It’s that time of year again-spring cleaning. This annual cleaning ritual shouldn’t be limited to your home, though. Reflect on your dental practice, and you might find a number of ways to tweak systems or procedures to improve your bottom line. Incorporating this type of analysis into an annual routine could reap rewards by keeping your office current and your staff engaged.
First, break down your dental practice into four main areas: operational, financial, human resources, and marketing. Next, examine your current processes and systems for each area to determine what is working and what needs some improvement.
Operations are the heart of your practice. They include your scheduling systems, equipment, and facility. Your success hinges on keeping your practice running smoothly, and your staff occupied. A good scheduling system should take the administrative burden off your staff. Even an automated scheduling system may not be as efficient as it could be.
Many practices think they are operating at full capacity when they have outgrown some or all of their systems. According to Levin Group Research Pathways, a group who conducts independent market research for the dental industry, more than 90 percent of practices may increase scheduling capacity by 30 percent or more.* In order for these practices to reach this higher potential, the Levin Group recommends system replacement or upgrade.
You should also examine your equipment to determine whether it meets your needs. Before investing in new equipment, make sure it’s a financial fit for your practice. Today’s interactive equipment could help attract new customers or retain your customer base. Look for equipment that simplifies processes — for example, touch screen check-ins, X-ray guns that allow patients to stay seated, or software that displays real-time pictures on a monitor so patients can visualize what the doctor is seeing.
Financial Best Practices
Your practice’s finances should be consistently top of mind. You should be monitoring and tracking accounts receivable, collections, and credit adjustments on a weekly or monthly basis. From here, pinpoint your current status and chart a goal for the coming year. One way to improve accounts receivable, for example, is to implement a system that identifies accounts unpaid for 90 days so that you can address these accounts first.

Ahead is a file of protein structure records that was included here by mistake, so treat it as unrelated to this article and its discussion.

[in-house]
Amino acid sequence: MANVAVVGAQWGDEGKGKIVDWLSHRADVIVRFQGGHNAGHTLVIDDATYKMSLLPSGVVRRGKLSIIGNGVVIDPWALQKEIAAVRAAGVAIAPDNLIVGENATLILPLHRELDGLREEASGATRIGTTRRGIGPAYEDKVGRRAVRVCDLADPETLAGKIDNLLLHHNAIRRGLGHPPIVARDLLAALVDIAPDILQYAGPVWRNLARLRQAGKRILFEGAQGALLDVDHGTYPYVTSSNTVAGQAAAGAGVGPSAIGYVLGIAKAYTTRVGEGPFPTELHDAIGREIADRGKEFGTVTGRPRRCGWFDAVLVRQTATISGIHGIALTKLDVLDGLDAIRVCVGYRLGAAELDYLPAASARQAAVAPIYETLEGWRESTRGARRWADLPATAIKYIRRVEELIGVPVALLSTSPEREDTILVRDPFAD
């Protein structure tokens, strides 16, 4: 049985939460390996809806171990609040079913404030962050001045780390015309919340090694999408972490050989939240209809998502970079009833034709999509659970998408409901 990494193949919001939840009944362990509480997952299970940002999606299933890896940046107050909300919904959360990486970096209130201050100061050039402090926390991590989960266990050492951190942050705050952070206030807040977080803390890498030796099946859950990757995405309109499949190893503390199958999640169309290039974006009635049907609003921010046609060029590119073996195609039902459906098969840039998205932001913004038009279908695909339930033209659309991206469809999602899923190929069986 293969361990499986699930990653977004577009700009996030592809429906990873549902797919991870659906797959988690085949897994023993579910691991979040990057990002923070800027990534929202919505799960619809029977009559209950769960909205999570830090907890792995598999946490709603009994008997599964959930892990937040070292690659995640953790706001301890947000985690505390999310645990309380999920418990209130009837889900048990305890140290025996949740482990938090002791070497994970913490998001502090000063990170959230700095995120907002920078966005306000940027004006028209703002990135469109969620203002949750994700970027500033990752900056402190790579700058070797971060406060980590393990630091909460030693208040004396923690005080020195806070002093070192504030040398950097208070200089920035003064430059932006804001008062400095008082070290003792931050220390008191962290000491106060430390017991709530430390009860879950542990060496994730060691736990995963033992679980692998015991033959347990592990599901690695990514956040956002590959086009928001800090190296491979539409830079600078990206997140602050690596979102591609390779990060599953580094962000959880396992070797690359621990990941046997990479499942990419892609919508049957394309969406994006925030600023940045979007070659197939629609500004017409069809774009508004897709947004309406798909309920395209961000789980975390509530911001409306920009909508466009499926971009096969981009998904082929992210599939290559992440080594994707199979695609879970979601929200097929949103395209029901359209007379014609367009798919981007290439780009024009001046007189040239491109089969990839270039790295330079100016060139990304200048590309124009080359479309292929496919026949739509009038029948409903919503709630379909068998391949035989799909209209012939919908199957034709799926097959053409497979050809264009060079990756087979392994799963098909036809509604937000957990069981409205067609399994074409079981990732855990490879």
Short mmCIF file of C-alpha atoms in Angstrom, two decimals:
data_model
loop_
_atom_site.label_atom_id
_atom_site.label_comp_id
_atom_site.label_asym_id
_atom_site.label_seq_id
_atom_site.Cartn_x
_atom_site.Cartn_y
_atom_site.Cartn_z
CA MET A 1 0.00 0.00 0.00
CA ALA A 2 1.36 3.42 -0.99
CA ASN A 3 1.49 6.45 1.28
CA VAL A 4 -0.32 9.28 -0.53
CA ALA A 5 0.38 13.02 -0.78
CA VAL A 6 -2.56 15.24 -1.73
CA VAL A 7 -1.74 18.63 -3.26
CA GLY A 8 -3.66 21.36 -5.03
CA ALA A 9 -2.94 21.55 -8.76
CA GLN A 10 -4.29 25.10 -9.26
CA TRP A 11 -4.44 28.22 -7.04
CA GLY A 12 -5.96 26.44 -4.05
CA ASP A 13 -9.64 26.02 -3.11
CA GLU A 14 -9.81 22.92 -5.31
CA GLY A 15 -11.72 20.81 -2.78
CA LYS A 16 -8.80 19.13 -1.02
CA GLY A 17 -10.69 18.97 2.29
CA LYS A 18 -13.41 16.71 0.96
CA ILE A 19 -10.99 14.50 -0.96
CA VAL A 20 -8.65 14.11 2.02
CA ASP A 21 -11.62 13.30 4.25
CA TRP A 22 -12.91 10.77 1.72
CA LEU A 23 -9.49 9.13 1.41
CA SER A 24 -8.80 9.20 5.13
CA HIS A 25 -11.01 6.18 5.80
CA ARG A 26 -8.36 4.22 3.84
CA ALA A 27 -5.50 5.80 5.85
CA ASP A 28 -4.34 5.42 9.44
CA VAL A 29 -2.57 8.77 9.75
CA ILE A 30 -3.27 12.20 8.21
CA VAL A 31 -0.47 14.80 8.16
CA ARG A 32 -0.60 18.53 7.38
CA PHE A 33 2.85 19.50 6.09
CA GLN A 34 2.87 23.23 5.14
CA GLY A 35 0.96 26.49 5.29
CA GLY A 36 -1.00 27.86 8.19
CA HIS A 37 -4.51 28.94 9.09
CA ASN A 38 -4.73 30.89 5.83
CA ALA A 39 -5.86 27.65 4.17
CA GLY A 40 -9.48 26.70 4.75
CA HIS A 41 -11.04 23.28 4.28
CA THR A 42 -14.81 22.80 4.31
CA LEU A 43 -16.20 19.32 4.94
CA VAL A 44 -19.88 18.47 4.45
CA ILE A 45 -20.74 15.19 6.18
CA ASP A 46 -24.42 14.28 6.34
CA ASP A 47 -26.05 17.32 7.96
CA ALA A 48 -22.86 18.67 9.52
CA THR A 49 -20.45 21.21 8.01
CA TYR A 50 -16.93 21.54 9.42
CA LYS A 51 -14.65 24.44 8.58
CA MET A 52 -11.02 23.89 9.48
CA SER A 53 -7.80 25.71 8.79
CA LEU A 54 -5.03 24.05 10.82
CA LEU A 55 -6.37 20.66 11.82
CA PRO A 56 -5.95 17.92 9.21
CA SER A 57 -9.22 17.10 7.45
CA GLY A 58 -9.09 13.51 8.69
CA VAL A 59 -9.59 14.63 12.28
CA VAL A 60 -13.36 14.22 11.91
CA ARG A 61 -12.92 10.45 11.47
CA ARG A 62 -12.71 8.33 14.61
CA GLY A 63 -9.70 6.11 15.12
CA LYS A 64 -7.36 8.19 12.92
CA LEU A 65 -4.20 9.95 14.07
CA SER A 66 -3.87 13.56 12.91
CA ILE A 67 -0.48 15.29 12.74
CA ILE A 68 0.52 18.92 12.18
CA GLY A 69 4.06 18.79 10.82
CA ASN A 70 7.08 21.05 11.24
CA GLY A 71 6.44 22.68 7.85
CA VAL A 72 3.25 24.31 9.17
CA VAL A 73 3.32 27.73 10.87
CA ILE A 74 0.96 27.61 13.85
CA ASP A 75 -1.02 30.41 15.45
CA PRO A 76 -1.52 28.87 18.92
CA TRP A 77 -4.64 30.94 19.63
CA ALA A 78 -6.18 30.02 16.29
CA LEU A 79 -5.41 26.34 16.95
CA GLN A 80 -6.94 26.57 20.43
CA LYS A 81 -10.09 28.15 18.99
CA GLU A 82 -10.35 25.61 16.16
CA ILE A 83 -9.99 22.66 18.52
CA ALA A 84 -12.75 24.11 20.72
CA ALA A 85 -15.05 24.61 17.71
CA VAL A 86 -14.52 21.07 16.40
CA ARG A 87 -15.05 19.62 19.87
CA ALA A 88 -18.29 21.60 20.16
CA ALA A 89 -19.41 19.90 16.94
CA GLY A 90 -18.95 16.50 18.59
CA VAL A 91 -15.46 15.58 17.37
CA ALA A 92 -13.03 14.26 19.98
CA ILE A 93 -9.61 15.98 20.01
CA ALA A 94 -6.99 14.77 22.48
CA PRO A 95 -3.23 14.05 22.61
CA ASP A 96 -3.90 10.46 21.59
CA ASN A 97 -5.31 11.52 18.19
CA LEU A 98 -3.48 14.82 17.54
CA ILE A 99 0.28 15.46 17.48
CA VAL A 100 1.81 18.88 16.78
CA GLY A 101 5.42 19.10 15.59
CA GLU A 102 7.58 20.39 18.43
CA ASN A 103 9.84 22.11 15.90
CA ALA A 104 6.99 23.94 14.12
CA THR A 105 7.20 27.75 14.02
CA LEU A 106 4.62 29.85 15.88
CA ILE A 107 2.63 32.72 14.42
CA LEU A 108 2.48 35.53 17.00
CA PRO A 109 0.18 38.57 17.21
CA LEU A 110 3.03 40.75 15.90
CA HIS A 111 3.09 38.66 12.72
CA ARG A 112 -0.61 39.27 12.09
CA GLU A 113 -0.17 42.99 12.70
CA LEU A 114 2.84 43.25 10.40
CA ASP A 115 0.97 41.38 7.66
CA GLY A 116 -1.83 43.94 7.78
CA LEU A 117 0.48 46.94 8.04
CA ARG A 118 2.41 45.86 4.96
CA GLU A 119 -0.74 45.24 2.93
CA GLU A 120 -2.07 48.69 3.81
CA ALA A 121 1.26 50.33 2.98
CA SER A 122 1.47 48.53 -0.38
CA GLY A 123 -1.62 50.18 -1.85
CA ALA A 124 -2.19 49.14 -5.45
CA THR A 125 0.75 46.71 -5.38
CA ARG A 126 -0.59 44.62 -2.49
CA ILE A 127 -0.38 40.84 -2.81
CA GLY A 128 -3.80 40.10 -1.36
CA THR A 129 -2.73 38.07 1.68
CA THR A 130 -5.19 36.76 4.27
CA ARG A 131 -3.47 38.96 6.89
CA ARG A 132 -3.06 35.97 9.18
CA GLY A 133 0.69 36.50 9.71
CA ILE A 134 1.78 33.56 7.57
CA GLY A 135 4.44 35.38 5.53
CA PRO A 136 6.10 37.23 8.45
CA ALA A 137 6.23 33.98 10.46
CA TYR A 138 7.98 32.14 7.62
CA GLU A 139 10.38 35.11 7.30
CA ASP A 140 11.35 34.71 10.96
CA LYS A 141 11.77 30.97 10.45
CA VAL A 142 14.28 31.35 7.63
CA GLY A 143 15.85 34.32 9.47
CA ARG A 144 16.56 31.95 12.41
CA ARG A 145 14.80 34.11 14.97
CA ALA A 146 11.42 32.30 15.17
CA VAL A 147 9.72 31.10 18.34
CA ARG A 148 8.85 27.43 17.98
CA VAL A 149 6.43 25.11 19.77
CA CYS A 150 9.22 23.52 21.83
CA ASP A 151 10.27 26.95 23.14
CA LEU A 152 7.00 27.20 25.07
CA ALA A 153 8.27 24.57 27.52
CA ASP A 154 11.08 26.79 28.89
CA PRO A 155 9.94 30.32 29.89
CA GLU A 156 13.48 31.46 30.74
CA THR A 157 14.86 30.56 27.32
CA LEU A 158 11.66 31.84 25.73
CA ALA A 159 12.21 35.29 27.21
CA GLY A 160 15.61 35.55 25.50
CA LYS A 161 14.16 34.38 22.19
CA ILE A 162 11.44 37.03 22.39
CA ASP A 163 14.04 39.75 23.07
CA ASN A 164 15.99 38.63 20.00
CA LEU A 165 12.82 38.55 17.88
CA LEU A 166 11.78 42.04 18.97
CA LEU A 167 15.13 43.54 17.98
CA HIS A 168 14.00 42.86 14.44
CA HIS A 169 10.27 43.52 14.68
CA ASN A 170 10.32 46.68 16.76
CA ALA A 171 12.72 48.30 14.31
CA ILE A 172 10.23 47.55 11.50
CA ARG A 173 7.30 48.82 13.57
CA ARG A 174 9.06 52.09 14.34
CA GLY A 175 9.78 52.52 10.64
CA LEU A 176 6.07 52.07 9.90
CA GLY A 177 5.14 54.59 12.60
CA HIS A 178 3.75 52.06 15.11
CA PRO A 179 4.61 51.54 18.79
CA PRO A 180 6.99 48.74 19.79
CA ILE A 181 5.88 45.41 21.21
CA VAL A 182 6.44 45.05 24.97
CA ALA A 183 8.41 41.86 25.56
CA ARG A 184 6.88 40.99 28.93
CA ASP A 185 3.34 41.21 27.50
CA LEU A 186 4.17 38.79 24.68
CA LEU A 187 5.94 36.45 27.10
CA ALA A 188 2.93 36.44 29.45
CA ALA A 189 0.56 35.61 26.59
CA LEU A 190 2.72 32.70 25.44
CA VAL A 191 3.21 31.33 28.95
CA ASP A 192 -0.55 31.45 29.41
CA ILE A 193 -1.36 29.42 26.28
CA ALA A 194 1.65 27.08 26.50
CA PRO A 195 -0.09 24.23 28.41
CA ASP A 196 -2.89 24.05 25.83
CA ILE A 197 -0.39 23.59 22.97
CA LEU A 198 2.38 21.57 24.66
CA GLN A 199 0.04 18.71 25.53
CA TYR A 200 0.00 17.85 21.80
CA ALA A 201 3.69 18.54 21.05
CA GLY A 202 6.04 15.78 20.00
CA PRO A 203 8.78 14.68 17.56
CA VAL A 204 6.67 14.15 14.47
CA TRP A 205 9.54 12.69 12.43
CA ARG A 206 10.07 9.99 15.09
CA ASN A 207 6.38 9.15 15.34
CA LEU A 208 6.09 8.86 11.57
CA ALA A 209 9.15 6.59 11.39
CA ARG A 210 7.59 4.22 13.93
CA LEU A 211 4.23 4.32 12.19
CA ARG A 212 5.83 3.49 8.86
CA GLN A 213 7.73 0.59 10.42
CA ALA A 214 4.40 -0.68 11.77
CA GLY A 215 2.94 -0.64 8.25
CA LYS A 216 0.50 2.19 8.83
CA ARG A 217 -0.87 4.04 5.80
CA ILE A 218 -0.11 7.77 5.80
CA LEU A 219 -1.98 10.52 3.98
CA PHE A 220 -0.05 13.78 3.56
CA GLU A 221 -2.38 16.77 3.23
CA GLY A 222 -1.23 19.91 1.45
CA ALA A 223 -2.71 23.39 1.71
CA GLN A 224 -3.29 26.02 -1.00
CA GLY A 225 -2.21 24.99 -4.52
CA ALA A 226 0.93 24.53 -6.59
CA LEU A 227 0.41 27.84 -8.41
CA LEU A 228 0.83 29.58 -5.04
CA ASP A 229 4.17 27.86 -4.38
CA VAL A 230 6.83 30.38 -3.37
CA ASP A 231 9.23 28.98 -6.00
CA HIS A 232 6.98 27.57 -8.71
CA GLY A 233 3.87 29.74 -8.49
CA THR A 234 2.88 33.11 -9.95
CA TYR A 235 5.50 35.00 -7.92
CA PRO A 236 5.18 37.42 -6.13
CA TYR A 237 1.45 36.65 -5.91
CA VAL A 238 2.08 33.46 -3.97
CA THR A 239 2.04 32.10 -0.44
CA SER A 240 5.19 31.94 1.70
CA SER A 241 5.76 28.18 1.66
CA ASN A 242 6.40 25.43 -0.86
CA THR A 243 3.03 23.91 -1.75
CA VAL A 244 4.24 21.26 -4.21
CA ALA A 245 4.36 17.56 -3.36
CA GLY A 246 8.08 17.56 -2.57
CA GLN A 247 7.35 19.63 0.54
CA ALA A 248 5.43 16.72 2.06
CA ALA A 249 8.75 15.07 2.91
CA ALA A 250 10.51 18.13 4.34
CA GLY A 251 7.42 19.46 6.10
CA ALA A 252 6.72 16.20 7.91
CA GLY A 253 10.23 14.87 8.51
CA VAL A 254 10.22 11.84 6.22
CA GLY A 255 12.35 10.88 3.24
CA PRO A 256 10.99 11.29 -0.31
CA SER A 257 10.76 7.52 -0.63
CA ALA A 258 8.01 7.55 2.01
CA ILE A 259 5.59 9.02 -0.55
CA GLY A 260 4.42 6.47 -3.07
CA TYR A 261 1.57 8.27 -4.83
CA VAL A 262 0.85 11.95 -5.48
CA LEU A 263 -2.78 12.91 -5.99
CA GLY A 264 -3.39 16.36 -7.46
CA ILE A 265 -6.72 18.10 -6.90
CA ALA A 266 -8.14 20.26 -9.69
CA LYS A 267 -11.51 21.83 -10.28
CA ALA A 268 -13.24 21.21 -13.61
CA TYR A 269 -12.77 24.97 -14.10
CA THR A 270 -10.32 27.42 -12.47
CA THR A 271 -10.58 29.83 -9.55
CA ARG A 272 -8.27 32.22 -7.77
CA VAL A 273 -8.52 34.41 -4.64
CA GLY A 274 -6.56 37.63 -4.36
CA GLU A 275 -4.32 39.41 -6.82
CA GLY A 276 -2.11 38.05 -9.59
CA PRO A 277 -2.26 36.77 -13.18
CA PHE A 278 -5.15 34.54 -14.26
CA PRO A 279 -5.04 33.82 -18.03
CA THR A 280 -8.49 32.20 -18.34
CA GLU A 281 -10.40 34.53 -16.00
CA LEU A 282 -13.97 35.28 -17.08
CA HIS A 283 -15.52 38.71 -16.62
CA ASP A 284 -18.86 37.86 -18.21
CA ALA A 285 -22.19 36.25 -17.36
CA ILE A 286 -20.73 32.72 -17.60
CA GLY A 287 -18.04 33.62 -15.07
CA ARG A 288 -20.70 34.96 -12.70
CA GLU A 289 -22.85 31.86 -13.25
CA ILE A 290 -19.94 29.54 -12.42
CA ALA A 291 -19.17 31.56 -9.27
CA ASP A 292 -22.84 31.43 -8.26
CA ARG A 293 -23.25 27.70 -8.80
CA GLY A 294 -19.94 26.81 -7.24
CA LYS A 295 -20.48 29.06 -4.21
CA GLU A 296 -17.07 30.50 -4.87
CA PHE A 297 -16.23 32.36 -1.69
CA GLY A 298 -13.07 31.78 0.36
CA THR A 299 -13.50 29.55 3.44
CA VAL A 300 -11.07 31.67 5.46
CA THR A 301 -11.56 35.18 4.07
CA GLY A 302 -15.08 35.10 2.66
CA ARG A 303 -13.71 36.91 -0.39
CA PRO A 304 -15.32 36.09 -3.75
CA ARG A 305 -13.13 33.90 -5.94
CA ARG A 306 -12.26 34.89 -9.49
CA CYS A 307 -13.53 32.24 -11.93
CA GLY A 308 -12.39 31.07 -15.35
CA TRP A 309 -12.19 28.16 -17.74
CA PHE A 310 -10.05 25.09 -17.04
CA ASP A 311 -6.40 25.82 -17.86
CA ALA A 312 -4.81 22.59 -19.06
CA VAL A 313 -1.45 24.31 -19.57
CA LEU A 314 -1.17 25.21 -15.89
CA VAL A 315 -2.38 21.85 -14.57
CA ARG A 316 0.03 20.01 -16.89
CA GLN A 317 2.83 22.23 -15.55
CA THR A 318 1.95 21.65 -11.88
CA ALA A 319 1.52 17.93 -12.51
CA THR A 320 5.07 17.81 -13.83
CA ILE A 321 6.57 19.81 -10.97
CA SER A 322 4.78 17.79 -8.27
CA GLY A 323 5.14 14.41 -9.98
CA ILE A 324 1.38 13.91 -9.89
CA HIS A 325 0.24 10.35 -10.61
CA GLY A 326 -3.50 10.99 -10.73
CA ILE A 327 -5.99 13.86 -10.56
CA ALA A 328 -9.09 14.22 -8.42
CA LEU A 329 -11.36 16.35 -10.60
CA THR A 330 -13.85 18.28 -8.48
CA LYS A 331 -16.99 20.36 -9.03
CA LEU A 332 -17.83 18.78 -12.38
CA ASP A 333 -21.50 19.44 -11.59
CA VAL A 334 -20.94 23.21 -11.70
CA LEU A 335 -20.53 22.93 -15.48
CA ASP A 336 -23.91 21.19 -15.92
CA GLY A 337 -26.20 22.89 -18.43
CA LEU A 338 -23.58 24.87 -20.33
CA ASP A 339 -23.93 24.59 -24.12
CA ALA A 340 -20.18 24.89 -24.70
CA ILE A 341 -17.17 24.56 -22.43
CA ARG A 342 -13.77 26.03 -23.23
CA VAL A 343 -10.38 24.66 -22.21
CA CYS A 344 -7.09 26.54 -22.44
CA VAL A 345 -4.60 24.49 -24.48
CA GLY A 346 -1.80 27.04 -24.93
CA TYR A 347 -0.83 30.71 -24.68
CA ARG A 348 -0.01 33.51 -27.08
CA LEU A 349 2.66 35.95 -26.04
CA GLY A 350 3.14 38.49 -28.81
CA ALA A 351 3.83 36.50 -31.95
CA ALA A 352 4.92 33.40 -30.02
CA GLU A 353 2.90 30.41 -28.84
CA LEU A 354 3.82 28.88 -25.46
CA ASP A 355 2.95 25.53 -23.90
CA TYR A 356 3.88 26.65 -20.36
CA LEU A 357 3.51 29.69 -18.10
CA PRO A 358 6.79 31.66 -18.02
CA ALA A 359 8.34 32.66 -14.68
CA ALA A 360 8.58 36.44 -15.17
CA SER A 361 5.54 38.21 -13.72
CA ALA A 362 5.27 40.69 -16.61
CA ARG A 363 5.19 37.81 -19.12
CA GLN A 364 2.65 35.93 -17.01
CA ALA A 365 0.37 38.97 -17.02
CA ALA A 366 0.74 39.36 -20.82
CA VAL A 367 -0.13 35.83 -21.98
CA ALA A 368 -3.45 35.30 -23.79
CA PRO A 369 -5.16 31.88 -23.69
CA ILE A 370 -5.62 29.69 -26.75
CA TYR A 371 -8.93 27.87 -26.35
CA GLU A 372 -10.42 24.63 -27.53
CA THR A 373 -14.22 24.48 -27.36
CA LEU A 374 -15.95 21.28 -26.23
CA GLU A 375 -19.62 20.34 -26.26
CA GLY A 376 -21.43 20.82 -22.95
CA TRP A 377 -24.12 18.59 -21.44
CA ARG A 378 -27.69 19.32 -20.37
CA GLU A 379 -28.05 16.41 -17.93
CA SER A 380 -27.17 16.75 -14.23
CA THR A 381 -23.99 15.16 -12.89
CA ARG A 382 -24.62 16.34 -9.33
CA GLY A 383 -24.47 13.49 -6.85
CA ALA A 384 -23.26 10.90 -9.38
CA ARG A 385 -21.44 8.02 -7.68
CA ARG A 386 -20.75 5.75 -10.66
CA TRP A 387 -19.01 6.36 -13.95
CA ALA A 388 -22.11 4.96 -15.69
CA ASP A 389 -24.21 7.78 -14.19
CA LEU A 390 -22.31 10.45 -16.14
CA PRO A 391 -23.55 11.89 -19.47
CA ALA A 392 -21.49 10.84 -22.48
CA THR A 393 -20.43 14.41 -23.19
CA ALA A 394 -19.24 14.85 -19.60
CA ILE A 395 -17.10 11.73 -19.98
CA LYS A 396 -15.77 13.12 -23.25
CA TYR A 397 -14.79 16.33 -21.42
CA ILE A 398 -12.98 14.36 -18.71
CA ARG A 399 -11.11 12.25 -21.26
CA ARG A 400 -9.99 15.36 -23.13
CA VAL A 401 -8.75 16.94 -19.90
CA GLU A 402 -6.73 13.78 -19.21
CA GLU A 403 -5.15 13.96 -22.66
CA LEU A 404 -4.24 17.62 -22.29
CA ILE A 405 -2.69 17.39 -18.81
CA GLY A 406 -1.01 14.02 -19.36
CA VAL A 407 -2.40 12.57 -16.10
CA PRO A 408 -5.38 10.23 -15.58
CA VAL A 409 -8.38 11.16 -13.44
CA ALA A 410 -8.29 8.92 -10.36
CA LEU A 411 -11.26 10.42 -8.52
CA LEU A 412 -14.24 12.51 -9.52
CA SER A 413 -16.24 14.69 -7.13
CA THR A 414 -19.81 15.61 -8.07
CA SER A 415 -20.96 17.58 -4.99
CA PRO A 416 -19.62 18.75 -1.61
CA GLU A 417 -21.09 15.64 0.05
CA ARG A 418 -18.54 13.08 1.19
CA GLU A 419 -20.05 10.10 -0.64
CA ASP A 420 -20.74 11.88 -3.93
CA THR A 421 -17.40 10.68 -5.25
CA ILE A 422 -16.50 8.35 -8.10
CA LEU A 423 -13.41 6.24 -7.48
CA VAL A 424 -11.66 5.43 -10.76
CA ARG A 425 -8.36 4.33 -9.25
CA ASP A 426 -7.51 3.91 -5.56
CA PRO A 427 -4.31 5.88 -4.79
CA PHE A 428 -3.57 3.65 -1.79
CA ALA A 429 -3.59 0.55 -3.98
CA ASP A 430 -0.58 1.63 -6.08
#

If your practice has diversified into elective procedures, you may notice that many patients need to pay off more complex treatments in installments. Make sure you have a financial plan to handle payment schedules. Your plan could allow patients to pay an initial installment at the time of service, and then allow them to pay the remainder over two to three months. If you can’t afford to offer credit terms to your patients, consider partnering with a company that offers patient financing.
A successful practice is often the result of quality human capital. Are you taking full advantage of your employees’ skills and experience? You should regularly be engaging with staff to ensure that all members have a stake in the success of the business. A simple way to communicate and get feedback is to schedule regular staff meetings. Listen to employees’ suggestions and allow them to attend relevant training courses. Your staff will be more involved and productive, which may boost your practice’s finances. A solid system of checks and balances will ensure your practice’s financial health.
Word-of-mouth recommendations aren’t the only way to attract new patients to your practice. Even allocating a portion of your budget to marketing could help grow your practice. Most dentists today have a website to advertise their presence. Are you effectively using this marketing tool to track new patients coming through the door? Find out where your leads originate and nurture that channel. Get to know patient demographics by using search engine optimization (SEO) or social media. Once you know your demographic segment, find ways to advertise your business at the source.
From the time your front desk answers the phone to schedule an appointment, your staff should begin cultivating a relationship with patients. You should train your entire staff to upsell procedures, and every patient should leave your office with the next appointment already scheduled. If patient appointments are booked well in advance, you can focus on filling open slots in the schedule.